Even if you purchase homeowners insurance that includes a large amount of personal liability coverage, you may still be liable for damages that exceed the limit of your policy. The same is true for auto insurance if you’re found liable for damages related to a car accident. If the injuries you cause are catastrophic, it could mean financial ruin for you and your family.
If you have umbrella insurance, however, you have additional coverage to protect you in such a scenario. Umbrella insurance provides extra liability protection beyond the limits of your other policies, including homeowners, renters, auto, boat, and more. Umbrella insurance can also be used as primary insurance for losses not covered by your other policies (remember that umbrella insurance doesn’t cover your own injuries or property damage).
In a dog bite case, for example, assume that someone let their dog run loose in the neighborhood in violation of local ordinances, and the dog caused a child to suffer severe injuries. The child required multiple surgeries to treat the wounds and was left with lasting scars, disability, and trauma. The economic and noneconomic costs of the accident totaled almost $1 million, but the dog owner’s personal liability policy limit was $500,000.
After the homeowners policy is exhausted, the dog owner could be held liable for the remaining damages. If the owner has umbrella insurance, it could cover the difference between the homeowners insurance payout and what the dog owner still owes to the victim.
When Will the Insurance Company Deny a Dog Bite Claim?
Though homeowners insurance covers most dog bite claims, there are circumstances in which the insurance company will exclude or deny coverage. In some states, insurance companies are allowed to exclude certain breeds of dog (e.g., pit bulls, Rottweilers, etc.) from coverage. But in Georgia, carriers are not permitted to exclude liability coverage for a dog unless it has a history of biting or aggressive behavior.
If the dog has been excluded from the owner’s personal liability policy based on a previous attack, you and your attorney may have to file a legal claim against the owner to recover compensation. Even if the dog has not been excluded from coverage, however, the insurance company may deny your claim for other reasons.
One of the most common justifications for denying a claim is that the victim provoked the dog. If there is evidence that you scared or hurt the dog or otherwise caused it to feel threatened, the insurance company may deny your injury claim. If you trespassed in the dog’s yard or entered the dog’s home without permission, for example, you may be considered responsible.
When it comes to trespassing and/or provocation, adults are generally held to a higher standard than children because children are less capable of understanding the risk of injury. For example, a small child is not expected to know that going into a neighbor’s yard to pet their dog can be dangerous, so a child in that situation could recover compensation even though an adult may not.
Many cities in Georgia have local ordinances requiring dogs to be restrained on a leash in public places, so liability is clear when the dog bites someone while running loose. And remember that homeowners insurance covers dog bites no matter where they occur.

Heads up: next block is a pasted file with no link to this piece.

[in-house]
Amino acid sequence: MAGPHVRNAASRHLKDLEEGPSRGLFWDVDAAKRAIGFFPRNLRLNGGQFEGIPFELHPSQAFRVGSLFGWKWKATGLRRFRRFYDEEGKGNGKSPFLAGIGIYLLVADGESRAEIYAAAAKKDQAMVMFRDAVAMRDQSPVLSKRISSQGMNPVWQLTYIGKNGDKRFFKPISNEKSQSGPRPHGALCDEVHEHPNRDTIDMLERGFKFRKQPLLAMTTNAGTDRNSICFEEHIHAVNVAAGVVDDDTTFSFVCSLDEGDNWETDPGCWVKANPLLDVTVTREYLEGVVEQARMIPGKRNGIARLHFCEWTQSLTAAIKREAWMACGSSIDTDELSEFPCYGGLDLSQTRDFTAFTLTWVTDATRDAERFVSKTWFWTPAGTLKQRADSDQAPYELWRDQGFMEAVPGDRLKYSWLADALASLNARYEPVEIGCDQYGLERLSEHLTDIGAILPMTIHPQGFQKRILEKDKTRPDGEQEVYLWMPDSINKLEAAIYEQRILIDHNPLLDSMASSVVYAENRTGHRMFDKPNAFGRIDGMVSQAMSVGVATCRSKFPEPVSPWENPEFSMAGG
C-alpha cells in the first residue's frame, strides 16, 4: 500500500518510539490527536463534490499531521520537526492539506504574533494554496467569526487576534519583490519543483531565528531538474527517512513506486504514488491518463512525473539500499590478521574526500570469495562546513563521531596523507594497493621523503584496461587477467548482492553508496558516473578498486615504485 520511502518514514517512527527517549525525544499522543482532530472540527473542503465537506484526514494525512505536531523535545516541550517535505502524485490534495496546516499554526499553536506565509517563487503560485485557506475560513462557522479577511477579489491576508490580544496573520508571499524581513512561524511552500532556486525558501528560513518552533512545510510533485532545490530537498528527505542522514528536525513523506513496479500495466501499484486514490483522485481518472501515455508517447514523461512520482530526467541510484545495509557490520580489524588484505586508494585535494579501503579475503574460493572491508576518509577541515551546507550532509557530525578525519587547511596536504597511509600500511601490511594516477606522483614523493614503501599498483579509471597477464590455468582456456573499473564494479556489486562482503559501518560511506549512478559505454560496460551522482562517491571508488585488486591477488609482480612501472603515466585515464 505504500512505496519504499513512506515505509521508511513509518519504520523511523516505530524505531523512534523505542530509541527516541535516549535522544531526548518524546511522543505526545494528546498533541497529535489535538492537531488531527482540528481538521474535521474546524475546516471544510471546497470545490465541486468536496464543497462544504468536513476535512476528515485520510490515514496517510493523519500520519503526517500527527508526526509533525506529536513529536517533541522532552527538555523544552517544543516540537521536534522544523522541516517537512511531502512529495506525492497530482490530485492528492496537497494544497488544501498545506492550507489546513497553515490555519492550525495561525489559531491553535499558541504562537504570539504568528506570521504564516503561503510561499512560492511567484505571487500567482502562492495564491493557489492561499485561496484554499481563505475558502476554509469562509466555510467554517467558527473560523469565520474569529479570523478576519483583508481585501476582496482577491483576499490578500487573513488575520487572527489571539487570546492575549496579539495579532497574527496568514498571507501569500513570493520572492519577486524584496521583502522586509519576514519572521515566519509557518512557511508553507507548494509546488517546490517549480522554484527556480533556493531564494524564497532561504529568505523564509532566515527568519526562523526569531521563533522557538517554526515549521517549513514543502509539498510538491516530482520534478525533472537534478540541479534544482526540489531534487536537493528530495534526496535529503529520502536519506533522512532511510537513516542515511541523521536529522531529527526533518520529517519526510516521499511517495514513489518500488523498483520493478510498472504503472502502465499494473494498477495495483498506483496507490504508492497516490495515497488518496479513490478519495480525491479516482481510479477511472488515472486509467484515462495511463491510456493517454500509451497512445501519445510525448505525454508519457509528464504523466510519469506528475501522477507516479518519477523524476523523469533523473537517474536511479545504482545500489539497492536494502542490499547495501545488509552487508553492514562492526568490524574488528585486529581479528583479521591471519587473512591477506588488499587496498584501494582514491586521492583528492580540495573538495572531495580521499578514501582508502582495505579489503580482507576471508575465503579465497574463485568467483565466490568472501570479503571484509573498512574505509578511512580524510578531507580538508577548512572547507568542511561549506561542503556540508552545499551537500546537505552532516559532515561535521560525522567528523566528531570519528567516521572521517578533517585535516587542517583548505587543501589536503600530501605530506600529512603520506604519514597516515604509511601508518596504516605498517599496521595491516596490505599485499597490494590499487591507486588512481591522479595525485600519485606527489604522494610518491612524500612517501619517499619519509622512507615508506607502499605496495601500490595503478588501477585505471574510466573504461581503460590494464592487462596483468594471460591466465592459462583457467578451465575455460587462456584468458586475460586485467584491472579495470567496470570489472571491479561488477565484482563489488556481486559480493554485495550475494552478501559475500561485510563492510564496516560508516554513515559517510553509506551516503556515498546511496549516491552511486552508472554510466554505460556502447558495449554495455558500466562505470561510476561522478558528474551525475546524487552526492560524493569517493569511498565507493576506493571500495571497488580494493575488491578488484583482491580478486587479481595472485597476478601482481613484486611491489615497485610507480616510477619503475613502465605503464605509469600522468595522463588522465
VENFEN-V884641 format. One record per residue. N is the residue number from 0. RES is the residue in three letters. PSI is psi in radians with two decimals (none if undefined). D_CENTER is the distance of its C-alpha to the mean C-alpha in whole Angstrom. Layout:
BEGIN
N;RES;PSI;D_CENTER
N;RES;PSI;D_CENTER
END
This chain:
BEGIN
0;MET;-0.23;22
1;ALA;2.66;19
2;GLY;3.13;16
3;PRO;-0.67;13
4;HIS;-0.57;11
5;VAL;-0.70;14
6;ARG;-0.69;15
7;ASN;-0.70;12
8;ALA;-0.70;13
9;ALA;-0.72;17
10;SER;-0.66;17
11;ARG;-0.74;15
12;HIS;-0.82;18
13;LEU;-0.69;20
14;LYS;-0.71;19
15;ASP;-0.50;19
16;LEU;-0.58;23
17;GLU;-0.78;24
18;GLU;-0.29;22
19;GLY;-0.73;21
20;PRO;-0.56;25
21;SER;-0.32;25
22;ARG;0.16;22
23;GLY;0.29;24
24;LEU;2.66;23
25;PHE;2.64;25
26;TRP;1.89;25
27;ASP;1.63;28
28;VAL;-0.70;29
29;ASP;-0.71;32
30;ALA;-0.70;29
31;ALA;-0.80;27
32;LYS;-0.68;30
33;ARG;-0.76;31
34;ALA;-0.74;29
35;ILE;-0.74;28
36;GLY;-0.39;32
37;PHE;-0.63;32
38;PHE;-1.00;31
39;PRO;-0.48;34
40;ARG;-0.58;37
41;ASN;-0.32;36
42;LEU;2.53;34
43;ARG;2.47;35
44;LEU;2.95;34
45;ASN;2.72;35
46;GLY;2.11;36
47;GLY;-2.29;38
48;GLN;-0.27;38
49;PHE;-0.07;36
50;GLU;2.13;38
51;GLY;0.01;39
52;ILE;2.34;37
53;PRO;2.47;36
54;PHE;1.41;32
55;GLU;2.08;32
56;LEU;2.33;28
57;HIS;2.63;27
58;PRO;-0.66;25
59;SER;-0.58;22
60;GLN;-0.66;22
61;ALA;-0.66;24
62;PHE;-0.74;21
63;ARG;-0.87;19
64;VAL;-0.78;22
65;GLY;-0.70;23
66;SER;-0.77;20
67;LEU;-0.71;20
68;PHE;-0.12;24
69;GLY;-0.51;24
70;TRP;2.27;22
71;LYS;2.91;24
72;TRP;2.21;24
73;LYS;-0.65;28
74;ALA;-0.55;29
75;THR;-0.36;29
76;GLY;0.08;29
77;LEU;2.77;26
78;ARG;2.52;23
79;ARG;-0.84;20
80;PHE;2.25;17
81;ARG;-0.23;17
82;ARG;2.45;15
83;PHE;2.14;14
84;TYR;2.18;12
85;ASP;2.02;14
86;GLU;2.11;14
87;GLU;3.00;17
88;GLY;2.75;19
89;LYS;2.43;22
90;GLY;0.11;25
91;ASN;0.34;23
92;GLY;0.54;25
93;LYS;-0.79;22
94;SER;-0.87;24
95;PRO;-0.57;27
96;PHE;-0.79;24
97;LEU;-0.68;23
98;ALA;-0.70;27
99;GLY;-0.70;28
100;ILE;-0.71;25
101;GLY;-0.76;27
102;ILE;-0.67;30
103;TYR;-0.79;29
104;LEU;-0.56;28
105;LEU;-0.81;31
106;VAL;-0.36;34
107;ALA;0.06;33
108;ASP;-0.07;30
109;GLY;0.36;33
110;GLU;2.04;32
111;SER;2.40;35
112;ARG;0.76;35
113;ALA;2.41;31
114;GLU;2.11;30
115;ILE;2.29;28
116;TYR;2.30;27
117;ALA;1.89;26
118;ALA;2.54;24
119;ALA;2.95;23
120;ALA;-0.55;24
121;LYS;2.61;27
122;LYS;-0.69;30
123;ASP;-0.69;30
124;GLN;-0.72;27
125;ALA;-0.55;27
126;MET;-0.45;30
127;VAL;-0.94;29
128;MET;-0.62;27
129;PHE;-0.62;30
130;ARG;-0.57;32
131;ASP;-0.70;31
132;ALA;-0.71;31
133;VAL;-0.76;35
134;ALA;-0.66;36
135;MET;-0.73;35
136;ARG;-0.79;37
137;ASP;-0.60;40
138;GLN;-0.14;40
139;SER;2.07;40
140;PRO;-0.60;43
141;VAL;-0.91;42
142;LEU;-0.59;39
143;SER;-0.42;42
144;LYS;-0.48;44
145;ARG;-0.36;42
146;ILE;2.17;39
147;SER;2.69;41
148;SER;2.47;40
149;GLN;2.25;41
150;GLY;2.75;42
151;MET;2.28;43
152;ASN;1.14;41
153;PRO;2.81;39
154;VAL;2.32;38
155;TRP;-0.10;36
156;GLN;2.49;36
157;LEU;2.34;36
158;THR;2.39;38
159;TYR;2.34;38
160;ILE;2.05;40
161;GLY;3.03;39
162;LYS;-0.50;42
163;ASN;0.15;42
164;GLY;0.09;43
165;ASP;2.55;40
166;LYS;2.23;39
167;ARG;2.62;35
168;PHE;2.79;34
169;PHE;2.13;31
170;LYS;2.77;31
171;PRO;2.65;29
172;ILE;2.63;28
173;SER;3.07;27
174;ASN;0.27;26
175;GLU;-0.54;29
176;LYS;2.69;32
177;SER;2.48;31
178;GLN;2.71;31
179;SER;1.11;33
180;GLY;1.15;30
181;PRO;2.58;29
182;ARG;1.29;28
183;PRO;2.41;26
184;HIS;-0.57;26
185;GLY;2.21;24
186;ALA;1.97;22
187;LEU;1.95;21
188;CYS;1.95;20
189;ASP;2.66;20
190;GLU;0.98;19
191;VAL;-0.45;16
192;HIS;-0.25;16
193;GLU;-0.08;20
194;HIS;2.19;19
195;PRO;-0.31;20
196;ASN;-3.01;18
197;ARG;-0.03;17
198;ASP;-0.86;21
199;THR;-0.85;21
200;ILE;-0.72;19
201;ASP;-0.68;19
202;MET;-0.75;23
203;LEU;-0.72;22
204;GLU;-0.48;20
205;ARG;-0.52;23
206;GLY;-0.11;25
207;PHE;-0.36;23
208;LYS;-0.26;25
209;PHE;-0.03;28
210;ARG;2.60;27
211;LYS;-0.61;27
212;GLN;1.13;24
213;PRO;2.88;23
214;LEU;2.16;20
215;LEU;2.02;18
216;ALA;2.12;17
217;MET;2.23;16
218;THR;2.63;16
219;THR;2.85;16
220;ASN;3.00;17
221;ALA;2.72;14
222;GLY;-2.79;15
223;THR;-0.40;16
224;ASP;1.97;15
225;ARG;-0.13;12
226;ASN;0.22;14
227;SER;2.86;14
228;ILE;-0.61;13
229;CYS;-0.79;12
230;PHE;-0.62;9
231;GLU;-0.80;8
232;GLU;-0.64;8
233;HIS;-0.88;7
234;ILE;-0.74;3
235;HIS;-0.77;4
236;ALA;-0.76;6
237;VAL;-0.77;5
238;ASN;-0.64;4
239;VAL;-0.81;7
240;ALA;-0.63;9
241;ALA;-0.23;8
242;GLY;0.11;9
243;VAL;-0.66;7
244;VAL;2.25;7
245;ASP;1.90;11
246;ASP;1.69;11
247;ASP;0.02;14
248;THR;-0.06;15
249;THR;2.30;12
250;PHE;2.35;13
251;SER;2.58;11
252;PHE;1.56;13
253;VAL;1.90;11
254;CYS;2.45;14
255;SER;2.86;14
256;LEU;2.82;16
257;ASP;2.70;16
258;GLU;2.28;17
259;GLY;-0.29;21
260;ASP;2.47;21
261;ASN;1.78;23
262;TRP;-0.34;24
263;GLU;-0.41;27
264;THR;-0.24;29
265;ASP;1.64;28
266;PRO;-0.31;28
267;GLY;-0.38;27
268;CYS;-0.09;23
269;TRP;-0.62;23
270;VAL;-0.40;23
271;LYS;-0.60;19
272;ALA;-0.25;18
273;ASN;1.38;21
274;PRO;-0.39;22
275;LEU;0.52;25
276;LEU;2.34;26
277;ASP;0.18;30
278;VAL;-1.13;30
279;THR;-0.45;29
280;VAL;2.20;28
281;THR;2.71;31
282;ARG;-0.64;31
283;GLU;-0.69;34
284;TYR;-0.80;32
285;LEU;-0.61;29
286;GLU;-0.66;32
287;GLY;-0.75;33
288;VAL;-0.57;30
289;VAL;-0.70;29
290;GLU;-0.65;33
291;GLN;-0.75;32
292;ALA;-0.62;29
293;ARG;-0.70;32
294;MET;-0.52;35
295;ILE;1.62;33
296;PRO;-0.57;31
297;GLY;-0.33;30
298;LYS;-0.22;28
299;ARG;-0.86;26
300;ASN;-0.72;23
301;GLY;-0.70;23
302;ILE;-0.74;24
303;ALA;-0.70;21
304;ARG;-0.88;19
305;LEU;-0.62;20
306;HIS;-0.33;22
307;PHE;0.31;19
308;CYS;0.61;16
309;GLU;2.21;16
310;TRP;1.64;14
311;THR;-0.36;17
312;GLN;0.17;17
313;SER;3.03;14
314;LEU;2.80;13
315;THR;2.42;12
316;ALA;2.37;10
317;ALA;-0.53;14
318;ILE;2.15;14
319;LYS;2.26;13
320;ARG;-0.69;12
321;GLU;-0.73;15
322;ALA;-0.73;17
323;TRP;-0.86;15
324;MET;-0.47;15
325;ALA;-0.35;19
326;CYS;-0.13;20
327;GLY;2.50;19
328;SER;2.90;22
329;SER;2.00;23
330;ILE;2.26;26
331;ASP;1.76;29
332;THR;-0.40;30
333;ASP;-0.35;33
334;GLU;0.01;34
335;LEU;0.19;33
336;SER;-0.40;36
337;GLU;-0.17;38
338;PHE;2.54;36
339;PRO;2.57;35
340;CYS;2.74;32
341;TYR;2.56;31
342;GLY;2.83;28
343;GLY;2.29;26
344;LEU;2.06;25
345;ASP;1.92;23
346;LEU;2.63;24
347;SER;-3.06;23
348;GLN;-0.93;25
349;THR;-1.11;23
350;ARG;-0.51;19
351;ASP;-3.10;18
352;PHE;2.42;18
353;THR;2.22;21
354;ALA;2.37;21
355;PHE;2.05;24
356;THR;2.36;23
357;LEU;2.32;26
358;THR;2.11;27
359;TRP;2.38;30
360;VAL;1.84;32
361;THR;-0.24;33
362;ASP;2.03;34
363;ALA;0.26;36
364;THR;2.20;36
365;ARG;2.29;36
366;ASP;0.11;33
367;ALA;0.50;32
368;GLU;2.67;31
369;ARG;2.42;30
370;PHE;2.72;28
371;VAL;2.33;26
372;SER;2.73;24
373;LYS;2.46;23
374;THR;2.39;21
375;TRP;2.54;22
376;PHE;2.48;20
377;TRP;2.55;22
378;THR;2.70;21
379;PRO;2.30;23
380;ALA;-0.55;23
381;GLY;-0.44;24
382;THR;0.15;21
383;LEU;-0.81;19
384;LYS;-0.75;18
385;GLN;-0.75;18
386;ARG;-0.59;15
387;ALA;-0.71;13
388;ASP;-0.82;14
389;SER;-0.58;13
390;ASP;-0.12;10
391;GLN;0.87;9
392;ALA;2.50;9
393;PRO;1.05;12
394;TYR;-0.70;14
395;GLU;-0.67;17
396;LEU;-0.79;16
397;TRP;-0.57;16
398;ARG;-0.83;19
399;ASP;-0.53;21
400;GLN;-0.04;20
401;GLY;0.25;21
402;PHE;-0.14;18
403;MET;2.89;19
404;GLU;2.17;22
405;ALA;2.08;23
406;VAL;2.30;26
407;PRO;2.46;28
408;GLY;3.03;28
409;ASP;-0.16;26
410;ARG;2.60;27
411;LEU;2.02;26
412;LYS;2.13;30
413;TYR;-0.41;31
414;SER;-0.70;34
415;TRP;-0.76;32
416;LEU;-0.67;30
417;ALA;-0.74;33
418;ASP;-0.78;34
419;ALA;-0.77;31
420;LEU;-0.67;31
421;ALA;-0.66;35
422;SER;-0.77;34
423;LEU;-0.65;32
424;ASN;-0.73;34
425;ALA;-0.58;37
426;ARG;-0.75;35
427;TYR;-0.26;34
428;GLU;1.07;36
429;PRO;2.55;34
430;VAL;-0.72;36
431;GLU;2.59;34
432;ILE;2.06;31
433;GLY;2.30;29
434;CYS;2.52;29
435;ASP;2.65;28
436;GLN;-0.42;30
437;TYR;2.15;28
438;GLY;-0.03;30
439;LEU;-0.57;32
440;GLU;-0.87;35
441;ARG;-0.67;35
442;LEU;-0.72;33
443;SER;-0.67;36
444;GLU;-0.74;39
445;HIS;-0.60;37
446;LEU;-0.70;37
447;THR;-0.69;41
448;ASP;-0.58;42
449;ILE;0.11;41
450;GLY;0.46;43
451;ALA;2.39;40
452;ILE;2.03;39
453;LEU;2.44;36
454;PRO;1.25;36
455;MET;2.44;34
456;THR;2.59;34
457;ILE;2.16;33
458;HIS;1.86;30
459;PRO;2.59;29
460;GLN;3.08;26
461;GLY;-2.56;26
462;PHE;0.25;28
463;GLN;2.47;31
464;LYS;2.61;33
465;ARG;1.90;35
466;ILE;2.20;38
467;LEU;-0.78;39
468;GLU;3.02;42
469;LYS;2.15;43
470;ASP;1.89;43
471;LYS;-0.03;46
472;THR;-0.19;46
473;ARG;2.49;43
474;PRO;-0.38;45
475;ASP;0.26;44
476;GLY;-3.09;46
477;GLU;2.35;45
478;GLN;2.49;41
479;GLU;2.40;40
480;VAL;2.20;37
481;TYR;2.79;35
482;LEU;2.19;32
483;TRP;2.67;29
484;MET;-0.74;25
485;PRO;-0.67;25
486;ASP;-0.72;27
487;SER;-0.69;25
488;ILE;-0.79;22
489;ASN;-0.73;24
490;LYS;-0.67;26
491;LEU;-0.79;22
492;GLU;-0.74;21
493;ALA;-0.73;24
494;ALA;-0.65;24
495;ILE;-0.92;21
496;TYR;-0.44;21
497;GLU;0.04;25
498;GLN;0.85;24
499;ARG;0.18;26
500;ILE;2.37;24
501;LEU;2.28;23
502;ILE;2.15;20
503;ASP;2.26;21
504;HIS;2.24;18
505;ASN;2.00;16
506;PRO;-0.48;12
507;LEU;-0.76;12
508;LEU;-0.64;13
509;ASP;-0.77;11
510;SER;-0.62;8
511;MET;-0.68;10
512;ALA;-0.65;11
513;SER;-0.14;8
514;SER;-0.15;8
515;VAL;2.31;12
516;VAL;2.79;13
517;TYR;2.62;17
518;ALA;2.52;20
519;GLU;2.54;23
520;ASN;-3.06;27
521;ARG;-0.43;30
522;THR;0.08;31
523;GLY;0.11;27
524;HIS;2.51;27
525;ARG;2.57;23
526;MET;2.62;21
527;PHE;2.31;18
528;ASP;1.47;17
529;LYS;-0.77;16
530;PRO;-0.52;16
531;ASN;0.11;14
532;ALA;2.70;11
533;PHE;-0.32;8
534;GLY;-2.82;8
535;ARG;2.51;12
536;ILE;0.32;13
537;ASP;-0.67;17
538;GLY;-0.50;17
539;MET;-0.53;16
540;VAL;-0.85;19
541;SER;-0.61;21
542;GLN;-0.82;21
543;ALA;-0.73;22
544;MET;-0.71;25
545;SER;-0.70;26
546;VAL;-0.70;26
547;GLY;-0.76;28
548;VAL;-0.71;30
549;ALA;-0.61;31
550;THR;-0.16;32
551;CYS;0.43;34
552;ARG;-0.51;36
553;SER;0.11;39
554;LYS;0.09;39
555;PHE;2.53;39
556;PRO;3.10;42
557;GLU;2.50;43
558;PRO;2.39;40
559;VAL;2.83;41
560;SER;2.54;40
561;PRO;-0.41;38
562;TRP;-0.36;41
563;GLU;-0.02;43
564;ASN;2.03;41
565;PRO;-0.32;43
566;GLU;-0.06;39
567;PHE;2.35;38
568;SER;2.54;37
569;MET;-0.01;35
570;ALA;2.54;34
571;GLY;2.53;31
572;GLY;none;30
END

But if the owner is not in violation of any leash laws and the dog has no history of biting or aggressive behavior, negligence may be unclear. For example, if a dog that has never attacked anyone bites a victim while off leash at a dog park, the insurance company may determine that its insured wasn’t negligent and refuse to pay.
Depending on the facts, the insurance company may argue that you were partially at fault for the attack and only agree to pay reduced compensation. Because Georgia is a comparative negligence state, your compensation can be reduced by your percentage of fault if you were partially to blame, and you can’t recover at all if your percentage is 50 percent or greater.
Challenges to Receiving Compensation in Dog Bite Claims
Aside from the defenses an insurance company may use to exclude or deny coverage, there can be additional challenges to overcome when seeking compensation for a dog bite. First, if the dog owner is not cooperative, it can be difficult to obtain the relevant coverage information you need to file a claim. And unlike auto insurance, most people don’t carry their homeowners insurance information with them.
If you’re considering filing a claim, you should ask the dog owner for their homeowners insurance information. If they refuse to produce it, your attorney may need to file a lawsuit against the owner—any applicable insurance policy must be disclosed to the plaintiff/victim during discovery.
Another challenge you may face is that it can be harder to prove negligence in a dog bite claim when there is a lack of eyewitnesses. If the dog bite occurred in the owner’s home or yard, it is often their word against yours when it comes to who was responsible. When an attack is severe, someone typically calls 911 or the police to respond, and the 911 call and/or police report can be used as evidence to prove what happened. Even if you don’t need to call 911, make sure to report the incident to animal control officers as soon as possible to document the attack.
Collecting strong evidence and presenting it to the insurance company early is essential to receiving a fair settlement because carriers typically offer quick, lowball payouts for dog bites that don’t fully cover the costs. And if you aren’t represented by an attorney, carriers may try to drag out the process, question your claim, or use other tactics to protect their bottom line and avoid paying you full compensation.
Hiring an Experienced Dog Bite Lawyer Can Help
Our firm has handled dog bite cases for over 29 years, so our attorneys know how to overcome challenges in dealing with homeowners insurance companies so that you receive maximum compensation for your injuries. With our attorneys working for you, the only thing you need to focus on is your recovery.
If you or a loved one has been injured because of a dog owner’s negligence, call The Millar Law Firm today at (770) 400-0000 or contact us online to set up a free consultation with one of our attorneys.